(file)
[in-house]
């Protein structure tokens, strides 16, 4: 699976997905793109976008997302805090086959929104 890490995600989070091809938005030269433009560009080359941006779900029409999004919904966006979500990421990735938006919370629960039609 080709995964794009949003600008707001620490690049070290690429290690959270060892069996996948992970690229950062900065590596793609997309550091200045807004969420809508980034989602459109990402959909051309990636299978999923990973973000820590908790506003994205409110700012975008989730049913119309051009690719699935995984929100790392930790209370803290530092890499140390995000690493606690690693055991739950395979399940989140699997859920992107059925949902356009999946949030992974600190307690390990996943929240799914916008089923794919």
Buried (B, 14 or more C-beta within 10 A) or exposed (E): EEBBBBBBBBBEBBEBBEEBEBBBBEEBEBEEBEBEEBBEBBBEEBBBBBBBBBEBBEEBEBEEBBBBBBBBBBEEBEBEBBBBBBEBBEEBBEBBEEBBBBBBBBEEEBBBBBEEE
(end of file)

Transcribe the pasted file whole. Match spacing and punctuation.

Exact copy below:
[in-house]
């Protein structure tokens, strides 16, 4: 699976997905793109976008997302805090086959929104 890490995600989070091809938005030269433009560009080359941006779900029409999004919904966006979500990421990735938006919370629960039609 080709995964794009949003600008707001620490690049070290690429290690959270060892069996996948992970690229950062900065590596793609997309550091200045807004969420809508980034989602459109990402959909051309990636299978999923990973973000820590908790506003994205409110700012975008989730049913119309051009690719699935995984929100790392930790209370803290530092890499140390995000690493606690690693055991739950395979399940989140699997859920992107059925949902356009999946949030992974600190307690390990996943929240799914916008089923794919």
Buried (B, 14 or more C-beta within 10 A) or exposed (E): EEBBBBBBBBBEBBEBBEEBEBBBBEEBEBEEBEBEEBBEBBBEEBBBBBBBBBEBBEEBEBEEBBBBBBBBBBEEBEBEBBBBBBEBBEEBBEBBEEBBBBBBBBEEEBBBBBEEE